2.8. Immunohistochemistry for Immunocytes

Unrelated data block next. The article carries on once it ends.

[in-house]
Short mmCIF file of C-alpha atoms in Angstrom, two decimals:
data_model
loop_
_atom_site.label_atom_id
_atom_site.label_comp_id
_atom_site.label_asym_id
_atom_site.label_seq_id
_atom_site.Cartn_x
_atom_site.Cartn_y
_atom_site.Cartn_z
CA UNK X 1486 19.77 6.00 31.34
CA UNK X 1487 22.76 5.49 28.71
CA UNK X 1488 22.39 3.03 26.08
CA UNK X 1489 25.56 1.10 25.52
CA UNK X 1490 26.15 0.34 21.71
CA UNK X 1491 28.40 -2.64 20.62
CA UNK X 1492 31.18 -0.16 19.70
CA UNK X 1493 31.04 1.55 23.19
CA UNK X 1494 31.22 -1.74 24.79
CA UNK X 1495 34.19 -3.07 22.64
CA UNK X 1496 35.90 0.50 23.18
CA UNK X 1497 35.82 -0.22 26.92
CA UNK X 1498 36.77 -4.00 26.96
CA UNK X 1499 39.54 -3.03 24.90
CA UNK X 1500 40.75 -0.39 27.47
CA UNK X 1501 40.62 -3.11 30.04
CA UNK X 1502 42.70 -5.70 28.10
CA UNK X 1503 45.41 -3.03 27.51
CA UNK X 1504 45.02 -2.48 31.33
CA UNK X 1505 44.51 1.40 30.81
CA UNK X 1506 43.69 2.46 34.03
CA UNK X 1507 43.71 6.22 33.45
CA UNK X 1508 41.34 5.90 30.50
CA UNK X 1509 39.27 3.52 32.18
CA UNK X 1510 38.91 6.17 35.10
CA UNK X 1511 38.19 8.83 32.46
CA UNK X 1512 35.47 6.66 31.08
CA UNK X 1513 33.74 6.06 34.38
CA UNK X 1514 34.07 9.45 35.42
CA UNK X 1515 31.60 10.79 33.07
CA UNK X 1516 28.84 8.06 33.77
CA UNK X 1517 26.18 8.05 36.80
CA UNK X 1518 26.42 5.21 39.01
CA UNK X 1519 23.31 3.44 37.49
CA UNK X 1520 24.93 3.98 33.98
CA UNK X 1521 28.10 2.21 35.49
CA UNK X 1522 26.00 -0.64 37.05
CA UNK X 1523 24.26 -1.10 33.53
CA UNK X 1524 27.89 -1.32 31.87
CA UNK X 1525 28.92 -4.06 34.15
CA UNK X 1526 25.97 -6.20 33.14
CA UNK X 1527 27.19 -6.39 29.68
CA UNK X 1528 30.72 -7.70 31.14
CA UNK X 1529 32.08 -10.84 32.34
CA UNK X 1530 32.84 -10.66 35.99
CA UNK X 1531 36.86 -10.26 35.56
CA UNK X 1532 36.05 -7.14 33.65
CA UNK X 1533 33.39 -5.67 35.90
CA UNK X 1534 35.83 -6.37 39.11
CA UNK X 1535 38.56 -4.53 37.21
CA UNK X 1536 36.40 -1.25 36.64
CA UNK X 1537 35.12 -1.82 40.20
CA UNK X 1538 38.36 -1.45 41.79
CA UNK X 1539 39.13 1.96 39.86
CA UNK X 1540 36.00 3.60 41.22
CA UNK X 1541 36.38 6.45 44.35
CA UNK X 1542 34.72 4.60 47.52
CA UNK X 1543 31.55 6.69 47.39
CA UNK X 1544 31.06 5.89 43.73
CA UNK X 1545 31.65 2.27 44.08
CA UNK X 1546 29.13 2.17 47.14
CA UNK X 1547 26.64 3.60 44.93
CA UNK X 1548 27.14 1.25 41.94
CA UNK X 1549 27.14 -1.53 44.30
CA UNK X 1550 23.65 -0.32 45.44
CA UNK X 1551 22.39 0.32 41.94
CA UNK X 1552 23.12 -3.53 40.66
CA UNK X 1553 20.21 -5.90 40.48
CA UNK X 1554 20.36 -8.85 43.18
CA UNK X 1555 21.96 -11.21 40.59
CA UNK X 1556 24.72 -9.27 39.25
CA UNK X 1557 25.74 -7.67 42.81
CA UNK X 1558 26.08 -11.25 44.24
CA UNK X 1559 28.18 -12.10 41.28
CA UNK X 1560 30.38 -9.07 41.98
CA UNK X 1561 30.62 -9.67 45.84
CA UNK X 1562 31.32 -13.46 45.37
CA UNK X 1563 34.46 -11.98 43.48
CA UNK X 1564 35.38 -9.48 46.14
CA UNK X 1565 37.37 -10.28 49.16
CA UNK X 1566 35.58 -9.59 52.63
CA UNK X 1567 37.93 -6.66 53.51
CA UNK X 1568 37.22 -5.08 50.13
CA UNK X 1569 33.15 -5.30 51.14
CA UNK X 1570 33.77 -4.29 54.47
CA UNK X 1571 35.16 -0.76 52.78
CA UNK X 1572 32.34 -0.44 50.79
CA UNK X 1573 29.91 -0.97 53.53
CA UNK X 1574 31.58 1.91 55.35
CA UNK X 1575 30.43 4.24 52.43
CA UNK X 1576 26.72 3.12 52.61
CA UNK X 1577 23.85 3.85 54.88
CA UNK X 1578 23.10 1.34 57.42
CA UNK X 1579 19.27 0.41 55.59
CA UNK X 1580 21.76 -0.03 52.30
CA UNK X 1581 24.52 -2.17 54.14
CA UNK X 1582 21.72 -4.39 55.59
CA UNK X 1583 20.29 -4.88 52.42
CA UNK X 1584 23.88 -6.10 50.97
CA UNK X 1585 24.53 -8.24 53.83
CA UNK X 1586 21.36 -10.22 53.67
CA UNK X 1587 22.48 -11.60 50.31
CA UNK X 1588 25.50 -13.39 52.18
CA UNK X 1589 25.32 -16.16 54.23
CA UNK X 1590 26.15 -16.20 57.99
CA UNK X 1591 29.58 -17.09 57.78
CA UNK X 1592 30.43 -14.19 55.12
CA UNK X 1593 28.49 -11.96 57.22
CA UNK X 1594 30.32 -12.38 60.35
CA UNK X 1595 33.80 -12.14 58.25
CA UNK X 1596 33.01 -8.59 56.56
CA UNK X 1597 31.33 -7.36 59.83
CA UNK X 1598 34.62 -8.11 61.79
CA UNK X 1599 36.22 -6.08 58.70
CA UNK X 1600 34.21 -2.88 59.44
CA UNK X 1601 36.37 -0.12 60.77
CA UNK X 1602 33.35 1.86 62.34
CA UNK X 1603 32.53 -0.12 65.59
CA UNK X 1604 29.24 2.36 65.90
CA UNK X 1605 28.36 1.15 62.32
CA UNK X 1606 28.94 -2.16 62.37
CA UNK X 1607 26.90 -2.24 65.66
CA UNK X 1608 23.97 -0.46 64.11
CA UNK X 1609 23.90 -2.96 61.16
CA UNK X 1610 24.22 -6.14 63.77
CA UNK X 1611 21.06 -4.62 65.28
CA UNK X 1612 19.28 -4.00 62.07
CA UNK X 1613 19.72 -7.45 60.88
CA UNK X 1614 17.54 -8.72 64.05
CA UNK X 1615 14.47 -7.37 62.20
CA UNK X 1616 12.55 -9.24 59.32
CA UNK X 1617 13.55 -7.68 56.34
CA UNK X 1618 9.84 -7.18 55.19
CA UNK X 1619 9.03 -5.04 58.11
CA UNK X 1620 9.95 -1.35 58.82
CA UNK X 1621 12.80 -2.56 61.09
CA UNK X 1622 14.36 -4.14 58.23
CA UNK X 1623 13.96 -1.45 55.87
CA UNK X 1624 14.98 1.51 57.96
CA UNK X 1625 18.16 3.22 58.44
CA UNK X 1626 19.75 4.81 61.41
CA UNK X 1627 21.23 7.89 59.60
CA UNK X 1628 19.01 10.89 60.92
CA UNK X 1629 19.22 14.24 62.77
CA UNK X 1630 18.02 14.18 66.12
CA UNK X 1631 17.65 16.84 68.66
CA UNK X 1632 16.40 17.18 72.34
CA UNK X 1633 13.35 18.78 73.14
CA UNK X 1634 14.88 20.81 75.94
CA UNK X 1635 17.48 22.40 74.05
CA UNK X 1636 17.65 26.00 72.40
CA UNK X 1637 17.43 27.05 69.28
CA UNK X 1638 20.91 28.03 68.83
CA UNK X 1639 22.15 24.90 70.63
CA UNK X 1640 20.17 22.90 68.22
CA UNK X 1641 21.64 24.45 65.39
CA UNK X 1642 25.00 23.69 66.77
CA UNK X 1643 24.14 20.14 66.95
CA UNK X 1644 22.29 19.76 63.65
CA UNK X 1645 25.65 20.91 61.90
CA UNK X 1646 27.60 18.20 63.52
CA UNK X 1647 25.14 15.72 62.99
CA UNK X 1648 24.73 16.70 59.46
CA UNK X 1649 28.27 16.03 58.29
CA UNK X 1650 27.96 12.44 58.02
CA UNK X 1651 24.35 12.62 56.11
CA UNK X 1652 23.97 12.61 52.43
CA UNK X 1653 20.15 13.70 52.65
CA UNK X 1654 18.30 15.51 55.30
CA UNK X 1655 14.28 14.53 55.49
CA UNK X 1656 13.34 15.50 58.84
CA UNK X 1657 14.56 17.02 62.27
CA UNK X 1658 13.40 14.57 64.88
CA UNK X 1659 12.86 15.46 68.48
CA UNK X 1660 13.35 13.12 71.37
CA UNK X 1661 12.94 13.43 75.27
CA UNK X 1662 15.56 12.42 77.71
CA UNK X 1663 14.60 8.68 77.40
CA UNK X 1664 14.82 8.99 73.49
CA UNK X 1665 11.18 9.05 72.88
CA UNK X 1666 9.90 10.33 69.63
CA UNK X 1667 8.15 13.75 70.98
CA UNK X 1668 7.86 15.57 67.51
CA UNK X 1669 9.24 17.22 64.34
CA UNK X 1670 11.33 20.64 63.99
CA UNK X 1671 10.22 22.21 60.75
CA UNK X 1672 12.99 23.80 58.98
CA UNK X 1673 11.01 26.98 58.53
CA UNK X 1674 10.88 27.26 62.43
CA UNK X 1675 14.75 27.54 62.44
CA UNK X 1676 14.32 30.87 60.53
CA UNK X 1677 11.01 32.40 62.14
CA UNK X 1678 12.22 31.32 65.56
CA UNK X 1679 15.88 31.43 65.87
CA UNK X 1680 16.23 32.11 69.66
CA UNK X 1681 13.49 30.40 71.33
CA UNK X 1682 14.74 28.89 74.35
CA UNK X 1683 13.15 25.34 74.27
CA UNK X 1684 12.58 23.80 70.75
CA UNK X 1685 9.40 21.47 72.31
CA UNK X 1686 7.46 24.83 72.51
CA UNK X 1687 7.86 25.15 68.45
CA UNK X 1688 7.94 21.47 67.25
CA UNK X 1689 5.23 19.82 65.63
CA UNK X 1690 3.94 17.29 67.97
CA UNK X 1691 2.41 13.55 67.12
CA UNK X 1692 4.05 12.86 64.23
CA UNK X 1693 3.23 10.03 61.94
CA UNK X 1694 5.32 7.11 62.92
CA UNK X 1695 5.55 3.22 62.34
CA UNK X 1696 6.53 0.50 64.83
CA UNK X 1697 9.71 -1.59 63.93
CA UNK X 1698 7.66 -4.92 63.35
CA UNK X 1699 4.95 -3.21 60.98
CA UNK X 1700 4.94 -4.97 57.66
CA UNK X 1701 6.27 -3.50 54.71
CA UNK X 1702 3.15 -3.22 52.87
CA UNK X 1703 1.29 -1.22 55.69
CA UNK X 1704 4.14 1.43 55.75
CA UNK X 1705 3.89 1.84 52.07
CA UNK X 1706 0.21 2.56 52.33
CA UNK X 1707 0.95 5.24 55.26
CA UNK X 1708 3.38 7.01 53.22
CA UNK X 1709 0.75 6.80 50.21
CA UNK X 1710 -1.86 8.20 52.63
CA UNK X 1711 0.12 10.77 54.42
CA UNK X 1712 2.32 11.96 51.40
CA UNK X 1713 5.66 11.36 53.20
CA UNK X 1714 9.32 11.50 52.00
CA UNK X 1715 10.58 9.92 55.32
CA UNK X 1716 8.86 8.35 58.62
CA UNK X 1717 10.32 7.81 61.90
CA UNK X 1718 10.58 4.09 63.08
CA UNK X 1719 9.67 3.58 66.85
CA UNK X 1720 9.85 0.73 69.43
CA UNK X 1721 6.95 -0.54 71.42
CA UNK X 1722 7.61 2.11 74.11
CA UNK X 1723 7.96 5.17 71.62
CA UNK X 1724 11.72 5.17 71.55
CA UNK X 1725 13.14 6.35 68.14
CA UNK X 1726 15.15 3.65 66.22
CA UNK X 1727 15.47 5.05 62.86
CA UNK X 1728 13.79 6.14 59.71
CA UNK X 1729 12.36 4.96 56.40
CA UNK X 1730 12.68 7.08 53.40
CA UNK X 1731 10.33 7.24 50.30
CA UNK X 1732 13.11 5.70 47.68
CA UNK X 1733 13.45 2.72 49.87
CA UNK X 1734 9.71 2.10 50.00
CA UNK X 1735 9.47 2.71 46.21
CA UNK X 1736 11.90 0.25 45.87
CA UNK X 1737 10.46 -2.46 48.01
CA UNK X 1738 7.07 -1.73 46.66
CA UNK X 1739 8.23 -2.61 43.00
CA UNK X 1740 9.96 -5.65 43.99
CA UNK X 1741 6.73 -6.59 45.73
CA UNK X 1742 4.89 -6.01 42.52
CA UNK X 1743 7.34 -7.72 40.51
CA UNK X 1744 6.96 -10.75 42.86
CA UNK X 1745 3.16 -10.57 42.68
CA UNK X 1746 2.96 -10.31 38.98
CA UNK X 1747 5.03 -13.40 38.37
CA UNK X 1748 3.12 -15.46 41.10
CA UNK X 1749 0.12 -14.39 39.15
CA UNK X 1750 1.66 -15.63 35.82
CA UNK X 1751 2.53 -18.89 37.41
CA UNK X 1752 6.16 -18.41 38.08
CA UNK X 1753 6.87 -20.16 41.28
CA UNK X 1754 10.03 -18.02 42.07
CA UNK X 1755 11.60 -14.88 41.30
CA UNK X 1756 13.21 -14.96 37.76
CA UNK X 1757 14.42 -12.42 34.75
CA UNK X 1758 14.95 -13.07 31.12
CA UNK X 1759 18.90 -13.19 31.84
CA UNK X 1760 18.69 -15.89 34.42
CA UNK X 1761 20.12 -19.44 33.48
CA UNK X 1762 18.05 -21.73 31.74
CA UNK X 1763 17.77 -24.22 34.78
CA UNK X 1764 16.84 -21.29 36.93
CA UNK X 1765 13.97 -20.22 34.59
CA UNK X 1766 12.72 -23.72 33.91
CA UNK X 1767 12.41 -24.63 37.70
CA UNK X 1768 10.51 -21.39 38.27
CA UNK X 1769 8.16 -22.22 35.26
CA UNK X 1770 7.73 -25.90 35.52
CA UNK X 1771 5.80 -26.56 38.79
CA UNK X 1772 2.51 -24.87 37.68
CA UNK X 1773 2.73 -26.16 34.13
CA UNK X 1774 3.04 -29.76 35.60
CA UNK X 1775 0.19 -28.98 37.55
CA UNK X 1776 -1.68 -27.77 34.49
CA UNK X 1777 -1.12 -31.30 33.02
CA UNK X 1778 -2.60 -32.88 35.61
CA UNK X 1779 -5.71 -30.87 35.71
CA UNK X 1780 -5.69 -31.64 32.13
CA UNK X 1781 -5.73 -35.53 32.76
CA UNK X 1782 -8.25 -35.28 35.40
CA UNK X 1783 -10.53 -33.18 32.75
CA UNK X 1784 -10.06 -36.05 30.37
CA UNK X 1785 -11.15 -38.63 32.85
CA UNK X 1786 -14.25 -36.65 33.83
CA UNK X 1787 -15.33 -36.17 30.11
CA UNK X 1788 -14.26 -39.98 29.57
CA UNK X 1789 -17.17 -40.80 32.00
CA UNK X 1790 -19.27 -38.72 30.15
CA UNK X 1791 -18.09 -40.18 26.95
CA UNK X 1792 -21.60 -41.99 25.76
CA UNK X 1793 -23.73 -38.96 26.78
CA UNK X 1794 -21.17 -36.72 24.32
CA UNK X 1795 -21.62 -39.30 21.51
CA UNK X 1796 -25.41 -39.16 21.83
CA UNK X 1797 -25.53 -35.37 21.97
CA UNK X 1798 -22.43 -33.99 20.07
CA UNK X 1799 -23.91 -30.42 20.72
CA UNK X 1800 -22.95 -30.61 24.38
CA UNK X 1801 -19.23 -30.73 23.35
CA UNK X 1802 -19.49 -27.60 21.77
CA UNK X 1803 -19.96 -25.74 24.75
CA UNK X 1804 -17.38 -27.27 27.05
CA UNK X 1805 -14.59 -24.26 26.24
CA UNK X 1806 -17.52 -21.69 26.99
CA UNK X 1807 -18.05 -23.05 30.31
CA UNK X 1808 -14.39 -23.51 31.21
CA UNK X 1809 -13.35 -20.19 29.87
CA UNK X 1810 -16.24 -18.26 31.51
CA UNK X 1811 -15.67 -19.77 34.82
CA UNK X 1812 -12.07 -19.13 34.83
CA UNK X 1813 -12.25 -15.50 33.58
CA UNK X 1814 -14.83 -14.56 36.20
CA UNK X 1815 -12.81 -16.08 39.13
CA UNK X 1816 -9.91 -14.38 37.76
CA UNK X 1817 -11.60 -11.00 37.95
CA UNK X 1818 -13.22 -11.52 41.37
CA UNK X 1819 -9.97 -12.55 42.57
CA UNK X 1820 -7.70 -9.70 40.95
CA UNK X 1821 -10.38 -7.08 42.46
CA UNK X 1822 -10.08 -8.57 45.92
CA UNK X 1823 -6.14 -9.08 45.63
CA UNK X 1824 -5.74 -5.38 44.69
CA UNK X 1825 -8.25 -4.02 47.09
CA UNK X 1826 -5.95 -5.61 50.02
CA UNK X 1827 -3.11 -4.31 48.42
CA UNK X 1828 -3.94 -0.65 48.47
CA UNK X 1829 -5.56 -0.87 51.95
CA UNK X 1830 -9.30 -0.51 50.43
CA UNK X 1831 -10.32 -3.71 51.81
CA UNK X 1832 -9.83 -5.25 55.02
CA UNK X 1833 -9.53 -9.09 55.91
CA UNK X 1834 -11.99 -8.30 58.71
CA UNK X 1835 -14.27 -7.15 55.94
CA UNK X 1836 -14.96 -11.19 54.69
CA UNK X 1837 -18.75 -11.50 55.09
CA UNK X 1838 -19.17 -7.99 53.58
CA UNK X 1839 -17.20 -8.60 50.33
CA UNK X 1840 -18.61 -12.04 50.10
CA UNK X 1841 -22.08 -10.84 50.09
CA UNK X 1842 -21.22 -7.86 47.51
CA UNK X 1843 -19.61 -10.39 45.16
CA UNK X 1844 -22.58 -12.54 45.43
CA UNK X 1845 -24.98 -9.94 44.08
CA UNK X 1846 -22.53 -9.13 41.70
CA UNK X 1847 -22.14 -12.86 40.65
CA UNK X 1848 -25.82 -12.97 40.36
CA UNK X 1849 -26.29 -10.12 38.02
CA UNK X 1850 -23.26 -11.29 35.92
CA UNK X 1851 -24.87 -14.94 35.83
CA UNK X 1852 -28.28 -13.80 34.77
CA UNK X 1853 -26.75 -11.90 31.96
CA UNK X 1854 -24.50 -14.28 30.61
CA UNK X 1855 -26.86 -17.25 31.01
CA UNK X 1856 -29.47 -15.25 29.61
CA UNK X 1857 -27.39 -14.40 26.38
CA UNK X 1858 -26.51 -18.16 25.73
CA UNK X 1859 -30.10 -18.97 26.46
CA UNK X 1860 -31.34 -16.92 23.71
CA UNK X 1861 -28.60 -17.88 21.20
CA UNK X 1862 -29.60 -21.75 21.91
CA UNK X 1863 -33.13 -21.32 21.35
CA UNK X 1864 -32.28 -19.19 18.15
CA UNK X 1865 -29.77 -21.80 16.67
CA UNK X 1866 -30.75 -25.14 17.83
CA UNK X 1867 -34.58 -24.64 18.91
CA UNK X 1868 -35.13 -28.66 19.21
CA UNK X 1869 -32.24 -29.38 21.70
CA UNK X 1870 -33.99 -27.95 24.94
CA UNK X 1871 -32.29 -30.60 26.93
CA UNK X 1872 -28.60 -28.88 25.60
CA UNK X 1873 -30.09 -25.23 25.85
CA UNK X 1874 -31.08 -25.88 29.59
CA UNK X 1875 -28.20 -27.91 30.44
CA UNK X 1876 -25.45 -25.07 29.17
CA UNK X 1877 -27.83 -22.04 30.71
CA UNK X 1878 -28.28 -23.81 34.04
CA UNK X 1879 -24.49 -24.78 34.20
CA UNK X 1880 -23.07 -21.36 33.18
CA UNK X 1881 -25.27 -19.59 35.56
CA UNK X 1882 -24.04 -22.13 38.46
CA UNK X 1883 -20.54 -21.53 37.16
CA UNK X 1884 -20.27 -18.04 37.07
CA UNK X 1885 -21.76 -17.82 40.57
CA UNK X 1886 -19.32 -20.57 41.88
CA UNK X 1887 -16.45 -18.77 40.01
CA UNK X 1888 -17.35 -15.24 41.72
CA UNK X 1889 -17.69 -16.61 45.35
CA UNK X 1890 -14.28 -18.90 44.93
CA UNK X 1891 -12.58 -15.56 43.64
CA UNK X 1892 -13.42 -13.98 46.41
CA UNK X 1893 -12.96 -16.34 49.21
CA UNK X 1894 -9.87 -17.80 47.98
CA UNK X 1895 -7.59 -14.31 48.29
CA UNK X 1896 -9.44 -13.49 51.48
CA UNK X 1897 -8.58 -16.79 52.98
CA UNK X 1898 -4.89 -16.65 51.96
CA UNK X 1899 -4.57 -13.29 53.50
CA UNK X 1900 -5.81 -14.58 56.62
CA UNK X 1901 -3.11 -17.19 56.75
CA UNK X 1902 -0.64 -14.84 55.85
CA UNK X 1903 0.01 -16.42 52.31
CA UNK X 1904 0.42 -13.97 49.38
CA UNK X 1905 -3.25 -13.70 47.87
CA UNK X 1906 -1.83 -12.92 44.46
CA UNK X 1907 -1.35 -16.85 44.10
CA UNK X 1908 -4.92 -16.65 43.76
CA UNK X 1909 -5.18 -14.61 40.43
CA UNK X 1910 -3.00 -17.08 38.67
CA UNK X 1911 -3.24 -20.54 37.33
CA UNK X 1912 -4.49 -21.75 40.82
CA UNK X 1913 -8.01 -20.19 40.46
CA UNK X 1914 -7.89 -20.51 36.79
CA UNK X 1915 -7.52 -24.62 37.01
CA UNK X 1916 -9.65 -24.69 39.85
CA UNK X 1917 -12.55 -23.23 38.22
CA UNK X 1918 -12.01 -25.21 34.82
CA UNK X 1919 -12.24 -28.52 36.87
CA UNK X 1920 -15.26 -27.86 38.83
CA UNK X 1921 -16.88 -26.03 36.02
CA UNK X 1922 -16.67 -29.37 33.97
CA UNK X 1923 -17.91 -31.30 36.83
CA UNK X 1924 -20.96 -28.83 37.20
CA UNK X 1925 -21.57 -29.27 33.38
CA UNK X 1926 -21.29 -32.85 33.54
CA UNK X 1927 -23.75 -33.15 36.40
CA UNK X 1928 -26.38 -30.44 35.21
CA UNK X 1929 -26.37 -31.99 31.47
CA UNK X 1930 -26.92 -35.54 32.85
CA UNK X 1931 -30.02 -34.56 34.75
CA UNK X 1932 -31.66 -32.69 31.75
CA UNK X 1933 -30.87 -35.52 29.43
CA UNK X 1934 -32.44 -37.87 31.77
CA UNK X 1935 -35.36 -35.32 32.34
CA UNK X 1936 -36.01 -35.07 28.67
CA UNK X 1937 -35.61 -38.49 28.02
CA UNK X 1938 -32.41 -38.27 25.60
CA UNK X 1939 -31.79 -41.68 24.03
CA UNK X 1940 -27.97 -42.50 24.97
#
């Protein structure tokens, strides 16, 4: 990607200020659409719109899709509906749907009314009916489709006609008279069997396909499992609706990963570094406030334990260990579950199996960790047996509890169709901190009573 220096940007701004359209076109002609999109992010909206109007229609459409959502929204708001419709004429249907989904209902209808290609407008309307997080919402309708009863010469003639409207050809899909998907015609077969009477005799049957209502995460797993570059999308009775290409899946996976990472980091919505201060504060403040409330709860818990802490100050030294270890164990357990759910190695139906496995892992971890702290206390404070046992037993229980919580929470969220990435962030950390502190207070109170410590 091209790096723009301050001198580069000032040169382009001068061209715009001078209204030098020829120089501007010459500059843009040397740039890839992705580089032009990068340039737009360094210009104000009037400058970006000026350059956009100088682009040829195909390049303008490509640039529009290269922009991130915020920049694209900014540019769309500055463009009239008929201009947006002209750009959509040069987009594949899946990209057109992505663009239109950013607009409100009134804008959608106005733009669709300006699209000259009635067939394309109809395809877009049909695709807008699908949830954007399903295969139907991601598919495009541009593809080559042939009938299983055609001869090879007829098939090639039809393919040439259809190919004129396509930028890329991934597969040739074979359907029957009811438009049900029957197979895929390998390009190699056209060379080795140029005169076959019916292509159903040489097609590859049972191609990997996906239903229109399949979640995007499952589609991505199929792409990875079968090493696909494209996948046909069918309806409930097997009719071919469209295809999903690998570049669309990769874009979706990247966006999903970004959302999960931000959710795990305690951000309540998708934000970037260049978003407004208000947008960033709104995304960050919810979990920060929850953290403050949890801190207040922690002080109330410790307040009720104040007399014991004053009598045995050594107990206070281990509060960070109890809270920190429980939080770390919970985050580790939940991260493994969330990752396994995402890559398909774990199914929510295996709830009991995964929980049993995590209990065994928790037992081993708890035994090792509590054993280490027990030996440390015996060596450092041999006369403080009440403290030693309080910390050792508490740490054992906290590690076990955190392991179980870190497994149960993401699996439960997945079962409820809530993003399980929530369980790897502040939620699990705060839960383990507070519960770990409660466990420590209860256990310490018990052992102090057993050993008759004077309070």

Because inflammation is a component of many tumor types and since acupuncture has been shown to reduce inflammation, we hypothesized that acupuncture may reduce tumor-induced nociception by reducing tumor-associated inflammation. Here we use immunocytochemistry to analyze the potential effects of EA on neutrophils and macrophages at the tumor site. Since the EA-2X/3 treatment schedule provided the most effective and long lasting antinociceptive effect, this treatment schedule was selected to examine the potential effects of EA on tumor-associated inflammation. Osteosarcoma tumor-bearing hind limbs were removed immediately after transcardiac perfusion, postfixed in 10% neutral-buffered formalin overnight at 4°C, and then placed in 30% sucrose for cryoprotection. Consecutive tissue sections (40 microns) through the distal third (2.5 mm), the middle third (2.5 mm), and the proximal third (2.5 mm) of the tumor were cut transversely using a cryostat. Tissue sections through each third of the tumor were separated by 300 μm increments to avoid double counting of cell numbers. This allowed us to sample the entire tumor (average tumor diameter was 7.5 mm in diameter). Thus, a total of 30 sections (10 from the distal third, 10 from the middle third, and 10 from the proximal third) through the tumor of each mouse were collected and processed using a standard immunofluorescent procedure. Six tumor sections were randomly selected from each third of the tumor and were blocked for 1 hr with 0.3% Triton X-100/PBS (TPBS) and 5% donkey serum at RT. Three of the randomly selected tissue sections from each third of the tumor (9 sections total) were then incubated overnight at 4°C with rat anti-mouse NIMP-R14 (1 : 50; Abcam, Cambridge, MA) to specifically label neutrophils. The remaining nine randomly selected tissue sections from the tumor were incubated overnight with rat anti-mouse MOMA-2 (1 : 50; Abcam, Cambridge, MA) to specifically label macrophages/monocytes at the tumor site. Following 3 10 min PBS washes, sections were incubated for 2 hr at RT using Cy 3-conjugated AffiniPure Donkey Anti-Rat IgG (1 : 400; Jackson Immuno, West Grove, PA). Sections were washed 3 10 min in PBS, air-dried for 15 min, and mounted using Pro-Long Gold mounting medium containing 4′,6-diamidino-2-phenylindole (Invitrogen, Carlsbad, CA). In addition, 2 tissue sections from each third of the tumor were used as controls and were processed using immunocytochemistry with either the primary or secondary antibody left out of the process to determine possible nonspecific staining.